Finally, Chuck wrote: May as well cancel Valentine’s Day now

“The New England Confectionery Company – better known as Necco – went bankrupt last year, and their products and recipes were purchased by an Ohio-based candy company, Spangler, in the bankruptcy sale.

“And Spangler didn’t have enough time to produce enough candy hearts – with their ubiquitous messages of ‘LOVE YOU’ and ‘I DO’ and “CALL ME” and ‘BE MINE’ – in time for the 2019 Valentine’s Day season.

“Now this doesn’t mean that candy hearts won’t be around for the season – I understand two other companies, Sour Patch and Brach’s, will have candy hearts – but let’s face it. They’re not Necco hearts.”

Here’s a confession I don’t know that should make, especially living New England-adjacent. But here goes: I hate those NECCO candies. I think they taste like chalk. I’m so glad to get that off my chest.

Valentine’s Day is Ash Wednesday

Being selfless can be a self-centered act.

Without looking, I knew I would find this sentence in some news source: “Parishioners… think Valentine’s Day is actually a great day to start Lent.” Romantic love, Jesus’ love, and all that.

This resonates, even though Lent is intended for sacrifice and February 14 is usually keyed to indulging in candy, more in line with Shrove Tuesday/Mardi Gras, which immediately precedes Lent.

But I’ve heard enough Ash Wednesday and other Lenten sermons to make the case that indulging and sacrificing do not have to be that far apart. Traditionally, Christian believers tend to put aside a particular vice such as the chocolate that is a favored treat.

Perhaps you can make a sacrifice of your time to indulge the human need of personal connection. Maybe it’d be a visit to someone you hadn’t seen in a while. Or a handwritten letter, rather than email. Or an honest-to-goodness phone call, not merely a text.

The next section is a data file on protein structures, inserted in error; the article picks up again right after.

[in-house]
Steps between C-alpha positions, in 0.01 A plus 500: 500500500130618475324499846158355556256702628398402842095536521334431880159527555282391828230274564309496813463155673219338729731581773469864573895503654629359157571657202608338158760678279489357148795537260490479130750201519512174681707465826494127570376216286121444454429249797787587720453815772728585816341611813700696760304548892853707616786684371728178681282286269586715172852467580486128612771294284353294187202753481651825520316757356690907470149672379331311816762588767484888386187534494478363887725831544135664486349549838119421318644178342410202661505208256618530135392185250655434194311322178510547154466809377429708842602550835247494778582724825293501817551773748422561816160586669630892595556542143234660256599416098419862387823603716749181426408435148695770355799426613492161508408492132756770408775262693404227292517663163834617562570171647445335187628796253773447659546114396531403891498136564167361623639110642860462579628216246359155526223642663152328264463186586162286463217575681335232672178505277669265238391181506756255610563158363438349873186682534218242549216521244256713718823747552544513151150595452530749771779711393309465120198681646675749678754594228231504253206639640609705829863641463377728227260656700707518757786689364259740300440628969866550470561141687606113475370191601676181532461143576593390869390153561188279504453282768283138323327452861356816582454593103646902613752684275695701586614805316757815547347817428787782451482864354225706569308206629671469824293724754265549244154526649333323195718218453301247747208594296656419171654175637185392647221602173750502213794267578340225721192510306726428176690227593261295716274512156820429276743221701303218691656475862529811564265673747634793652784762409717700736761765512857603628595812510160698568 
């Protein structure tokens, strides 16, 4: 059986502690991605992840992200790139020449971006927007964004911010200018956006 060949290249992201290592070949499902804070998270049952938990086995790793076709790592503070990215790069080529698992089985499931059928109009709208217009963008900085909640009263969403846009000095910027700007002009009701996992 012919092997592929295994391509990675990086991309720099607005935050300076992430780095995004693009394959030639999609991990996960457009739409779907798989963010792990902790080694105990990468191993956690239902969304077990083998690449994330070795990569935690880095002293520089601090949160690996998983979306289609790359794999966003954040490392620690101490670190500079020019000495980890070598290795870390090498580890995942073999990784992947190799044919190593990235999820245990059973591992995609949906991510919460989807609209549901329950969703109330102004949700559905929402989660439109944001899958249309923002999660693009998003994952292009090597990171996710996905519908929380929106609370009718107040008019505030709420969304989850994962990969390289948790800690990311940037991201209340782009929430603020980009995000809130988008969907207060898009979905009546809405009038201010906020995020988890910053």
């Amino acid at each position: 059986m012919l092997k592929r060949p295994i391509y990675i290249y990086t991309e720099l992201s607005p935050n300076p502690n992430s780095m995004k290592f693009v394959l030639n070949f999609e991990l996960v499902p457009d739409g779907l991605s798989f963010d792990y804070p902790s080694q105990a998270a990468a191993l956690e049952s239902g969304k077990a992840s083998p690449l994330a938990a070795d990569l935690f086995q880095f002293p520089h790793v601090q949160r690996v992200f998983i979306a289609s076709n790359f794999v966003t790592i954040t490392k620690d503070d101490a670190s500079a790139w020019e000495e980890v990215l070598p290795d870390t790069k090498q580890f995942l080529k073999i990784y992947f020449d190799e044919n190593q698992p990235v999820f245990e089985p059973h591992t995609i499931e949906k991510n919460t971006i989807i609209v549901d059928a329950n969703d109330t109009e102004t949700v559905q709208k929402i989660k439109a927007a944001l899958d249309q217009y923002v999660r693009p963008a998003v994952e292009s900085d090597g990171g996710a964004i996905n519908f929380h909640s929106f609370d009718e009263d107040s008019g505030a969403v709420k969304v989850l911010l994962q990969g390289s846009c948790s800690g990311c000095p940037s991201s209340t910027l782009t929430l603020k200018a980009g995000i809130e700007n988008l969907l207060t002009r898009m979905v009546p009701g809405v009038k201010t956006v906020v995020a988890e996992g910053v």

Maybe you can do something for someone else. Random Acts Of Kindness Raise Dopamine Levels And Boost Your Mood. Being selfless can be a self-centered act.

And it does not need to be a large gesture. Opening a door… and giving advice are wonderful ways to give. “Anytime we step outside of ourselves long enough to help someone else, something wonderful is waiting for us when we return: the Happiness Trifecta neurochemicals are all boosted!”

When I was a kid, you could always tell which of your classmates were Catholic by their “dirty foreheads” on Ash Wednesday. But somewhere along the line, the mainline Protestant churches “gave up” on the rejection of this ritual and embraced it instead.

Here is vlogbrothers: “Two Love Stories”

Finally, here again is my favorite Valentine’s Day song, by Steve Earle.

If I could I would deliver to you
Diamonds and gold; it’s the least I can do
So if you’ll take my IOU
I could make it up to you
Until then I hope my heart will do
For Valentine’s Day

A tree-killing Valentine’s Day

No, I’m not sending The Wife an electronic card.

heart-in-handsLast year at this time, New Republic published an article called Valentine’s Day Is an Environmental Travesty. It noted:

Sure, you could criticize on environmental grounds all manner of small pleasures, such as eating burgers, or driving gasoline-powered cars, or drinking frostily refrigerated beer… Yet sending a greeting card is worse as an example of personal carelessness Continue reading “A tree-killing Valentine’s Day”

I Feel Alright

Steve-Earle-I-Feel-Alright-471005As previously noted, one of my favorite songs for this holiday is Valentine’s Day [LISTEN] by Steve Earle. I could not find a music link to it before, but now I have one. Here are the lyrics:

I come to you with empty hands
I guess I just forgot again
I only got my love to send
On Valentine’s Day

I ain’t got a card to sign
Roses have been hard to find
I only hope that you’ll be mine
On Valentine’s Day …

Also on that fine album, I Feel Alright, is the very Beatlesque More Than I Can Do [LISTEN], with lyrics.

Oh, just get ALL the lyrics to the album.
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For a more traditional piece, here’s newly-elected Rock and Roll Hall of Fame singer Linda Ronstadt singing My Funny Valentine, with the Nelson Riddle Orchestra.